Sompo to pull cover for fossil fuels but accused of being too tame

Japanese insurance giant Sompo Holdings has today announced that it will no longer underwrite new and existing coal-fired power plants or coalmines.

In a strategic update that revealed Sompo’s international business has already beaten its 2023 growth target largely on the back of the hard specialty market, the group also said it will stop underwriting or investing in tar sands and energy exploration projects in the Arctic National Wildlife Refuge (ANWR).

At the same time, Sompo is ramping up its support for renewable energy projects, which are a critical factor in the energy transition that is accelerating largely because of the crisis in Ukraine and global shift away from Russian oil and gas.

Sompo now offers specialty cover for virtual power plants, tidal power generation, onshore/offshore wind power generation, and solar panel reuse and recycling services.

The Tokyo-based group said it is the first P&C insurer in Japan to join the Partnership for Carbon Accounting Principles, the organisation that creates international standards for formulating greenhouse gas (GHG) emissions.

The group said ESG questionnaires are conducted annually on the asset management side of the business for approximately 1,700 investees in corporate equity, including unlisted companies, to promote decarbonisation.

The insurer also said it will “strengthen dialogue” with the top 20 GHG emitters in its investment portfolio by 2025.

Not surprisingly, climate change action groups including the Japan Center for a Sustainable Environment and Society (JACSES) and Insure Our Future welcomed the news, but said Sompo had not gone far enough.

“Sompo is the first Japanese insurer to rule out insurance for development of new oil sands and exploration in the ANWR. However, the policy contains a major loophole on coal by giving exemptions for new and existing coal power plants and mines using technologies such as carbon capture and storage; carbon capture, usage and storage; or ammonia co-firing; as is the case in Tokio Marine’s policy,” said the two groups in a joint statement.

They added that Japanese insurance companies are still “lagging far behind” the international trend on coal insurance and the benchmark for responsible insurers. While 14 insurers have ruled out insuring new coal and committed to phase out support for existing coal operations, none of the leading Japanese insurance companies have adopted policies to phase out coal insurance across the board, they noted.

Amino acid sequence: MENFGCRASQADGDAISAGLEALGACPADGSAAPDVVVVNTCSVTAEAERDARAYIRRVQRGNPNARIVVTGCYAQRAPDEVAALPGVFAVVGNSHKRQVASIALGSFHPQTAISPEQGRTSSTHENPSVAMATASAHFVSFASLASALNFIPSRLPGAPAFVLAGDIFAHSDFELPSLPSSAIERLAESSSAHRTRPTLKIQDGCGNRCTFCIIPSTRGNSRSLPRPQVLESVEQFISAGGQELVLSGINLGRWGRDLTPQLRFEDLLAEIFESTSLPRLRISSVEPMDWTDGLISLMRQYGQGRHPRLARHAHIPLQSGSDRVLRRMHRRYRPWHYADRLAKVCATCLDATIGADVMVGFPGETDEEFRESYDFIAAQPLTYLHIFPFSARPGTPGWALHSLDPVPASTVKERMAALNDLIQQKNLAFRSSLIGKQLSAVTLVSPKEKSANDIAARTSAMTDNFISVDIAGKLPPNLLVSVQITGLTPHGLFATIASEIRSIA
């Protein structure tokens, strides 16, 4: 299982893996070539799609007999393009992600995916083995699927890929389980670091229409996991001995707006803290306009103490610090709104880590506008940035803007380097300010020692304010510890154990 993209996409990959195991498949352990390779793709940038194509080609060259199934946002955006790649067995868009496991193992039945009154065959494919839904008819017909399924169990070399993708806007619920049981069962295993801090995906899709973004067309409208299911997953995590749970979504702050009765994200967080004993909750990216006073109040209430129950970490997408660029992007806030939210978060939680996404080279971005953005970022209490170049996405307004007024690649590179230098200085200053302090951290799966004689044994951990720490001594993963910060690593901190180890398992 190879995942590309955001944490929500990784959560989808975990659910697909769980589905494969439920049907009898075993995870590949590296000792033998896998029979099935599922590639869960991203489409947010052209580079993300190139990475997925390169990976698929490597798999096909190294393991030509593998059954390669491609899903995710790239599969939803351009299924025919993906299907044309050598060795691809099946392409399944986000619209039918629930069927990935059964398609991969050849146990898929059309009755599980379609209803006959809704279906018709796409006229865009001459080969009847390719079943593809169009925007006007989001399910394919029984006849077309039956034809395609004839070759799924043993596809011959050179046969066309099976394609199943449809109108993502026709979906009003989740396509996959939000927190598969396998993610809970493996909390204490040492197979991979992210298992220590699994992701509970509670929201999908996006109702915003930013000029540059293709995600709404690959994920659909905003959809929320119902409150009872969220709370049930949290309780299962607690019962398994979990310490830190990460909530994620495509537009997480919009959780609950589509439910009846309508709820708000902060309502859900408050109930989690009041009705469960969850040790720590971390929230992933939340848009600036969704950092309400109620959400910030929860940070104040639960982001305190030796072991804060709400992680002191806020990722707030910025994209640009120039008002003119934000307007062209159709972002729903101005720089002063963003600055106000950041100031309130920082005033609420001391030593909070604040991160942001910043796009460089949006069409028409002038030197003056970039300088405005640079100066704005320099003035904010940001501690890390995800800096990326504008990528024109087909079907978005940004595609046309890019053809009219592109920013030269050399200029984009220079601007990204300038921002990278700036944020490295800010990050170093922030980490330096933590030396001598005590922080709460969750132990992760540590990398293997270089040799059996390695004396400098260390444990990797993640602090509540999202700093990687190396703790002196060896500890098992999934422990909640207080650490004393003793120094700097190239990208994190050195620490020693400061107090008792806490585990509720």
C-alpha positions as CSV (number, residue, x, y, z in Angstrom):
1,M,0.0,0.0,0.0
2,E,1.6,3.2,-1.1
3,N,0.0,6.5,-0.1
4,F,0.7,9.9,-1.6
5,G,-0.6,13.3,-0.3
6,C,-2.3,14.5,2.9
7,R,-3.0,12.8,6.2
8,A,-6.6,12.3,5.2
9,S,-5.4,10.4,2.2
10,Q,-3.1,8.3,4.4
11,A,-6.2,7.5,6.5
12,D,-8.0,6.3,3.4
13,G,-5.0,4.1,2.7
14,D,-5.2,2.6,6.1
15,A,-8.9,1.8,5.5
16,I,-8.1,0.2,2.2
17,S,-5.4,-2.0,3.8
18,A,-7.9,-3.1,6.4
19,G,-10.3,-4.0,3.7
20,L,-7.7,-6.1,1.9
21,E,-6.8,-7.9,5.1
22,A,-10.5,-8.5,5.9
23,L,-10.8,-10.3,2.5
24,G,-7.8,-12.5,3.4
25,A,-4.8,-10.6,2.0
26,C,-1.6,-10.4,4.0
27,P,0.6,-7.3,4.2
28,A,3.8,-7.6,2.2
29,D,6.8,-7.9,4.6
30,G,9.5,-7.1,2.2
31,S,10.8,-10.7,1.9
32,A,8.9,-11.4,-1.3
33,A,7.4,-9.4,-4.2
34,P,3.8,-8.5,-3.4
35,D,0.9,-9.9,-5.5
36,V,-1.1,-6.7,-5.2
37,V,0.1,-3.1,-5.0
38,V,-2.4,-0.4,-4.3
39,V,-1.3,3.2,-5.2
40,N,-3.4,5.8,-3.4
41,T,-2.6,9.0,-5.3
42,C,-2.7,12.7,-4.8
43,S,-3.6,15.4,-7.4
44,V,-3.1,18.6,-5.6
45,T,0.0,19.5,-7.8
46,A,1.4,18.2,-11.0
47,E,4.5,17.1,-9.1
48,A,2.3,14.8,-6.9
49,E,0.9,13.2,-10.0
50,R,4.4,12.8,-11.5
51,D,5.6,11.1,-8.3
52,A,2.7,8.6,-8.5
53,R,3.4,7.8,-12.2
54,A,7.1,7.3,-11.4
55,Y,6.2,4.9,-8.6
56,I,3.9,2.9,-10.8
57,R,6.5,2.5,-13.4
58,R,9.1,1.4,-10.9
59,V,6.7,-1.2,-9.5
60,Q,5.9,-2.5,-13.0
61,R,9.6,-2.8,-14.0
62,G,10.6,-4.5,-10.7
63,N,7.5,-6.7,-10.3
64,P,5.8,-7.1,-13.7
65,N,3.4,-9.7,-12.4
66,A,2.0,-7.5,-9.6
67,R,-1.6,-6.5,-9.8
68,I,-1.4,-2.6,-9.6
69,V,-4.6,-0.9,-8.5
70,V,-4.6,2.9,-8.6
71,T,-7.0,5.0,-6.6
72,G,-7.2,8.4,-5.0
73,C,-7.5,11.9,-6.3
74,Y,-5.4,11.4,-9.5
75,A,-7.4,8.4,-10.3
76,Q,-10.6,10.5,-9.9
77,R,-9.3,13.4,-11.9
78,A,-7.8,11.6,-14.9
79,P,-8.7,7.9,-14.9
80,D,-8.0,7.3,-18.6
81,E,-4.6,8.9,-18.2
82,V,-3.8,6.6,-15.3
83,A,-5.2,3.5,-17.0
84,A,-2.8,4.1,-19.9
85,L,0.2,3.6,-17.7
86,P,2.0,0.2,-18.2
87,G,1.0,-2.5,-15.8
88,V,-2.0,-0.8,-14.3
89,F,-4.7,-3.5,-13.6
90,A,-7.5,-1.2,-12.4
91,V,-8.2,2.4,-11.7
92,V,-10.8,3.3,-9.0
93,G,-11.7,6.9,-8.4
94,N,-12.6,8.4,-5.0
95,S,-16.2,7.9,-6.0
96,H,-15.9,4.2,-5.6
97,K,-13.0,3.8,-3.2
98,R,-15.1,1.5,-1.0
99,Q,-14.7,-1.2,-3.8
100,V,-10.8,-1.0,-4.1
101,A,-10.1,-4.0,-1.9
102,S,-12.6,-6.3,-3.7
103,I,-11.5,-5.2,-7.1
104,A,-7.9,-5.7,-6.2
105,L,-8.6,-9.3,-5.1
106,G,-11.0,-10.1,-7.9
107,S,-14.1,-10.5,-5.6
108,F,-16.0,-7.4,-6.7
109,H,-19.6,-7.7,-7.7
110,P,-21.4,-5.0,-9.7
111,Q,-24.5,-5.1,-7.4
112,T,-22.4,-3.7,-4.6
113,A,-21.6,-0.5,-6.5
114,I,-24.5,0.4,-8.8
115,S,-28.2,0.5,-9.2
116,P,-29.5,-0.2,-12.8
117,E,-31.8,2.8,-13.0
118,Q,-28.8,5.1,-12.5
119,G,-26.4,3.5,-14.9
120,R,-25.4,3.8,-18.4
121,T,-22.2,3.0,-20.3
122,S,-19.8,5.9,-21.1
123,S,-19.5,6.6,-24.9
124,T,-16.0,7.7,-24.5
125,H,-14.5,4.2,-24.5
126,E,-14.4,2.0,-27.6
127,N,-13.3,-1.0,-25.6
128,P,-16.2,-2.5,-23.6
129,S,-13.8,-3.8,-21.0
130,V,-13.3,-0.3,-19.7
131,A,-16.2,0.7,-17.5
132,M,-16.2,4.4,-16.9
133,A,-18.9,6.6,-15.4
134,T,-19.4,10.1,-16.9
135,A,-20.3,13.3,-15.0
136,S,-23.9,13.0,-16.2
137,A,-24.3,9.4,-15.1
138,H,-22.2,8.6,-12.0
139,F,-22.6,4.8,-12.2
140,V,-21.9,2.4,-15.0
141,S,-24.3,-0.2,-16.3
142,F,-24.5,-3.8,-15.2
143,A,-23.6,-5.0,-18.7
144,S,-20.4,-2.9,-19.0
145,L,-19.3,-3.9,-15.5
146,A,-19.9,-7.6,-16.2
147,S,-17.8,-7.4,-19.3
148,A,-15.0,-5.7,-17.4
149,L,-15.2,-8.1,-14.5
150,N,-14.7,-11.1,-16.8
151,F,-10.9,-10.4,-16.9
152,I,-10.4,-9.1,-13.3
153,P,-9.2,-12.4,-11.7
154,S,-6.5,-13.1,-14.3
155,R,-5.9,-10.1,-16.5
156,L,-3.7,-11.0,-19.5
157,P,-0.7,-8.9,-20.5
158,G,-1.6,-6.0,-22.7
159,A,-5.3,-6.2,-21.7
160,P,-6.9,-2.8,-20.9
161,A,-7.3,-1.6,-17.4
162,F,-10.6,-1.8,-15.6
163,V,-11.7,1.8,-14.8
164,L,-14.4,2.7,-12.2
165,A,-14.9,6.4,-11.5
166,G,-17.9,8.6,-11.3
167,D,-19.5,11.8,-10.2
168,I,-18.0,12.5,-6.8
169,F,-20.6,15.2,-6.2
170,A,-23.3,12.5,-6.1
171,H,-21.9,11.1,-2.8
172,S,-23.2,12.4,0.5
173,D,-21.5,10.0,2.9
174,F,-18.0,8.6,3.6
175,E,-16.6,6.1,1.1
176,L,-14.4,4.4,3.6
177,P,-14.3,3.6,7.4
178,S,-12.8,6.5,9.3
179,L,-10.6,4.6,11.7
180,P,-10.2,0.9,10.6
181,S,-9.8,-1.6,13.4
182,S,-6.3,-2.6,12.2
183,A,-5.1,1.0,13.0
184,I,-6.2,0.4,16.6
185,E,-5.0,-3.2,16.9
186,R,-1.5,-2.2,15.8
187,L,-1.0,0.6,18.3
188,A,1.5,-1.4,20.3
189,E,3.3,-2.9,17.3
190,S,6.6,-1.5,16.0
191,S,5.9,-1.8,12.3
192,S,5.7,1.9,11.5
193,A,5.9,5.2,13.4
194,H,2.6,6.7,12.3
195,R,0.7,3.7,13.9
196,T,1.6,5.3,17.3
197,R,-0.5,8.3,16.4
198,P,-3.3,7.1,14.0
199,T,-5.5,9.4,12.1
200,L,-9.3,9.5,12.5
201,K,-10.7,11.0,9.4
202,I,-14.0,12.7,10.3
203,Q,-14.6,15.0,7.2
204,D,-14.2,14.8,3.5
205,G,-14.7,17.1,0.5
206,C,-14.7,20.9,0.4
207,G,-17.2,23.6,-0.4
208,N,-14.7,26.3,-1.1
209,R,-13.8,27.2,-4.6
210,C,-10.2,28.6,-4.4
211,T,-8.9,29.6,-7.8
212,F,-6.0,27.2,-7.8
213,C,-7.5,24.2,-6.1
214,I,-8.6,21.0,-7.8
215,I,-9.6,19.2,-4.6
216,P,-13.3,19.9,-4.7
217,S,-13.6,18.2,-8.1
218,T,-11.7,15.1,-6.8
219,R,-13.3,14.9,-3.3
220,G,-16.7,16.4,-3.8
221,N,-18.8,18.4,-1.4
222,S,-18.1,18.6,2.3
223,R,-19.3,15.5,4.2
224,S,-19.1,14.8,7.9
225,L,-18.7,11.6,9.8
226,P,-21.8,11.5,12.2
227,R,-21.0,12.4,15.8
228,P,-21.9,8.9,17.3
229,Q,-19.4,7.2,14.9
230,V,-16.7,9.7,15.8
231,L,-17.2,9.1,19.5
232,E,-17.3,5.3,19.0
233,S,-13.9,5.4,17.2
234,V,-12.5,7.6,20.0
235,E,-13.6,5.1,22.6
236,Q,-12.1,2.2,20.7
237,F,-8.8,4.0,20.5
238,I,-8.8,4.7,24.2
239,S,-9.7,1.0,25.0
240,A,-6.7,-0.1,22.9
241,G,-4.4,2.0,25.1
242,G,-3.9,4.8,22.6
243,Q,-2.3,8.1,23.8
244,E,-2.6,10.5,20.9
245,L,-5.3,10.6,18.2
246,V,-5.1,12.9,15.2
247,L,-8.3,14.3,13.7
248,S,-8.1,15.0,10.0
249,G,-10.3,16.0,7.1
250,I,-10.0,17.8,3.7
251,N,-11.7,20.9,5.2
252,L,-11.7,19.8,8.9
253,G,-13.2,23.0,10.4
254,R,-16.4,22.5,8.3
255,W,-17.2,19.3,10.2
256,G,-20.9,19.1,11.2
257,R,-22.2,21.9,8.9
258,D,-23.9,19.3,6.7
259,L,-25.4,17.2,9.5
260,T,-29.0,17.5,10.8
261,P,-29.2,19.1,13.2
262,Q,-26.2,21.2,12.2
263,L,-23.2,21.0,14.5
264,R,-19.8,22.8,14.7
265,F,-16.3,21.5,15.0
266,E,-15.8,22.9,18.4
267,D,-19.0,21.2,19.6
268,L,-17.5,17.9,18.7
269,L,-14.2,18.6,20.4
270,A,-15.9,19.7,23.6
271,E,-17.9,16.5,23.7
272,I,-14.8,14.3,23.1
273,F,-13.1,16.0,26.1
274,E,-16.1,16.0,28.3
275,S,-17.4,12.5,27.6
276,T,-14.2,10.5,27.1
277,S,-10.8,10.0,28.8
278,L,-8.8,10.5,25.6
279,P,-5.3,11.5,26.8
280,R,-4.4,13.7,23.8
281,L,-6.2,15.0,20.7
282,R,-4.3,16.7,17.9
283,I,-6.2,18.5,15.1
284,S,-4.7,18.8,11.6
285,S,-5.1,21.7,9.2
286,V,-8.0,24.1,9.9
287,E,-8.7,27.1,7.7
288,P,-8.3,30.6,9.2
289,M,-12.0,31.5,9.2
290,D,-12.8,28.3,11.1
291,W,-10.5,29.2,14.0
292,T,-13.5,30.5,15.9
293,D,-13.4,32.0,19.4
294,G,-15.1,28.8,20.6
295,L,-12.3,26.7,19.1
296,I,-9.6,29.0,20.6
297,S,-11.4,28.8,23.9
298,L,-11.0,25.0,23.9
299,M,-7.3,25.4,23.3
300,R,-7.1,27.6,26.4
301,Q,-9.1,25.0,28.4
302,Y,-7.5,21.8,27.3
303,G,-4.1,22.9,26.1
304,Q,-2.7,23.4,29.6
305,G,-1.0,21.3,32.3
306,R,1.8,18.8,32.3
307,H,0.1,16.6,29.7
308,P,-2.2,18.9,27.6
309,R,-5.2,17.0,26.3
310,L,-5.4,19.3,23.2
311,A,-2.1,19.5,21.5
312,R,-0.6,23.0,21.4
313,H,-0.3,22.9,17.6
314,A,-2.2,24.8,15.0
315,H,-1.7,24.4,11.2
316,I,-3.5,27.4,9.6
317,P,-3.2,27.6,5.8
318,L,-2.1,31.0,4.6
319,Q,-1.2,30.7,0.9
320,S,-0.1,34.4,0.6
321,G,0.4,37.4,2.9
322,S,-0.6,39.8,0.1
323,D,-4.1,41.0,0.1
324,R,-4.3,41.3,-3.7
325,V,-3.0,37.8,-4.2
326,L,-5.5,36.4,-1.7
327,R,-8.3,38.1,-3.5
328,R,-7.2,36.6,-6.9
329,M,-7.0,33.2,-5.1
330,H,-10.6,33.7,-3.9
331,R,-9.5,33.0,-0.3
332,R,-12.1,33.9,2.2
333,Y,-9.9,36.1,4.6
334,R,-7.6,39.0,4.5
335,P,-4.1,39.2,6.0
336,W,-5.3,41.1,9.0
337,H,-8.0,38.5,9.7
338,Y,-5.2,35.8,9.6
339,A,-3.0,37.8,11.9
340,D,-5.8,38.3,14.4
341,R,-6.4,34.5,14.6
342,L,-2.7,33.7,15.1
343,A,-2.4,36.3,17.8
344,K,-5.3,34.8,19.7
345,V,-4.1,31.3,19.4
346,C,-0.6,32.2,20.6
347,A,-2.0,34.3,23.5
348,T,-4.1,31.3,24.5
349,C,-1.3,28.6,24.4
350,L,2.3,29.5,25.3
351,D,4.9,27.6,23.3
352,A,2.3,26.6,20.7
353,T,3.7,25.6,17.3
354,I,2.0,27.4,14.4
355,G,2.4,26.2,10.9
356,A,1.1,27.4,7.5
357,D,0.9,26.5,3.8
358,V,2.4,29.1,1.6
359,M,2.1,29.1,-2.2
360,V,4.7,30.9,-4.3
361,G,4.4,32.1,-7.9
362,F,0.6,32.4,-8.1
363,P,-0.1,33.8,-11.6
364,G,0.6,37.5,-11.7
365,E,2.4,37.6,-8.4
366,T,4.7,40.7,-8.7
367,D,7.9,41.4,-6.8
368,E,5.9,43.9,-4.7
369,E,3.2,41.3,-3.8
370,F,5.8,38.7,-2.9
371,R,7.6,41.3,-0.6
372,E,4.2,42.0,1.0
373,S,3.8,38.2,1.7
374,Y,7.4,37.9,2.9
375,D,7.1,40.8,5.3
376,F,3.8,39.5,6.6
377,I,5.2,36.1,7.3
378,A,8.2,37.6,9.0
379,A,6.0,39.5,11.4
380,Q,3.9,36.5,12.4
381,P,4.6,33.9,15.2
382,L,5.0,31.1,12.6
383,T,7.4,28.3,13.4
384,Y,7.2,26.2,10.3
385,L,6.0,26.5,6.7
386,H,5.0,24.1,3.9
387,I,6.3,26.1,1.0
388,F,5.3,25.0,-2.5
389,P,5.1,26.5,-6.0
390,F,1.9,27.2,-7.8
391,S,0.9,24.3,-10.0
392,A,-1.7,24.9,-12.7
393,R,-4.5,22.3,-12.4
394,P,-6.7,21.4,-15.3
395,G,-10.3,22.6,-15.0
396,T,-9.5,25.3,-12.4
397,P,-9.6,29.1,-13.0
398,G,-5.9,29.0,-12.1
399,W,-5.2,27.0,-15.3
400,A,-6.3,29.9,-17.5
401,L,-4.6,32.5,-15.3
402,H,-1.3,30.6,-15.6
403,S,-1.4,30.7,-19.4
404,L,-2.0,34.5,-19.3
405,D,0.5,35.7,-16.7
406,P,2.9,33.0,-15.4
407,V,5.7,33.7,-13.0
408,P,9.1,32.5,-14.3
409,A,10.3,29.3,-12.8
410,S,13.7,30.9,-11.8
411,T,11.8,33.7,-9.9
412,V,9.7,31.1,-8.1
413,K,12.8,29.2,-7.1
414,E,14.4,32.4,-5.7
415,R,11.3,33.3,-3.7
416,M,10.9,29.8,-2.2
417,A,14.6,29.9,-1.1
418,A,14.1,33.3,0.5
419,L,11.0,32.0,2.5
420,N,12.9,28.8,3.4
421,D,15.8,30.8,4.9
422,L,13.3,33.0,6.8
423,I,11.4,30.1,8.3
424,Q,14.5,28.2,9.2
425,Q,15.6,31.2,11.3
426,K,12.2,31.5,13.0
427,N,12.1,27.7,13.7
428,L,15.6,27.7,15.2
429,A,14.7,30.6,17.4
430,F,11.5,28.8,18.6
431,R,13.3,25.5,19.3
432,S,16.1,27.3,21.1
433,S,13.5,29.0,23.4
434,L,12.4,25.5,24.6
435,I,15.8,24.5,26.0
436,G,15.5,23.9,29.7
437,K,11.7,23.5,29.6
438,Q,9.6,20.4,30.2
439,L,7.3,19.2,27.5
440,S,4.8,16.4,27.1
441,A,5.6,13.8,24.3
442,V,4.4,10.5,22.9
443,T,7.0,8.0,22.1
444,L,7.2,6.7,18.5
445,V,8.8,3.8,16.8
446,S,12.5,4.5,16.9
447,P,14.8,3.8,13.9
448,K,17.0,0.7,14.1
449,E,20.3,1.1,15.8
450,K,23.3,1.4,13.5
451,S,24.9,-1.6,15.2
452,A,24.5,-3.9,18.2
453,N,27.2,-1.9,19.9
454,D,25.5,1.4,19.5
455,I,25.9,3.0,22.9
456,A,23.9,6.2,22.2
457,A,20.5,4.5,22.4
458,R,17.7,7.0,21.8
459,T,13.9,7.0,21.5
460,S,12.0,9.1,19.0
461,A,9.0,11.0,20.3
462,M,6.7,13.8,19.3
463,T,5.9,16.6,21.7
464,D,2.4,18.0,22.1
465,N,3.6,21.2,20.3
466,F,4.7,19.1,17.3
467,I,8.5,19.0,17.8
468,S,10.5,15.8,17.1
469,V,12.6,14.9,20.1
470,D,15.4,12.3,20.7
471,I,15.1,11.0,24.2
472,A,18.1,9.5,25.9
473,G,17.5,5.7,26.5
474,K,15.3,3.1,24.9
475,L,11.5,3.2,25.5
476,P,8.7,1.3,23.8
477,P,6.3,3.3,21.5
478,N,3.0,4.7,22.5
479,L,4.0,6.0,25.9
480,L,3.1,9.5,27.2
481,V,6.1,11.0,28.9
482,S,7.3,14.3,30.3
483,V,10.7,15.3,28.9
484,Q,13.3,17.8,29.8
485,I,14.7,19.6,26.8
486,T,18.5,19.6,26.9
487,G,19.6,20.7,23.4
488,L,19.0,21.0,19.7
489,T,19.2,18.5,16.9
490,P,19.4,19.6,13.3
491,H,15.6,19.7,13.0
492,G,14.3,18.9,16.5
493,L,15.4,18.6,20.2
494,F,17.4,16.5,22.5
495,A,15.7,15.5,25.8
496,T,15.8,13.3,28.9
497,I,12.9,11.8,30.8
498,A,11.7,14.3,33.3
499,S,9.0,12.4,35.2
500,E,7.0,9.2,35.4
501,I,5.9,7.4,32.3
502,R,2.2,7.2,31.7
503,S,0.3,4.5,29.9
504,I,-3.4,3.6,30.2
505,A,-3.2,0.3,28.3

Yuki Tanabe, programme director at the JACSES, said: “It’s great that Sompo has become the first Japanese insurer to commit to end some extreme oil and gas projects. However, Sompo didn’t commit anything about phase-out timing of renewal contracts for existing coal projects. Now, Sompo needs to follow its competitors outside of Japan and phase out all coal projects from its portfolio.”

Minyoung Shin, Asia coordinator of the Insure Our Future campaign, added: “The latest climate science is telling us we need to peak emissions by 2025 and that there is no room for new coal, oil and gas development in the 1.5℃ pathway. Sompo’s new commitment is far from the bold climate action we need. We urge Sompo and other Asian insurance companies to make meaningful contributions to our climate by moving away from the fossil fuel business and scaling up their underwriting for renewable energy as fast as possible.”

The groups have urged Tokio Marine, MS&AD and Sompo to close loopholes in underwriting new coal power plants and mines, including a phase-out mechanism of existing coal underwriting, and to stop underwriting new oil and gas projects to limit the global temperature rise to 1.5℃.

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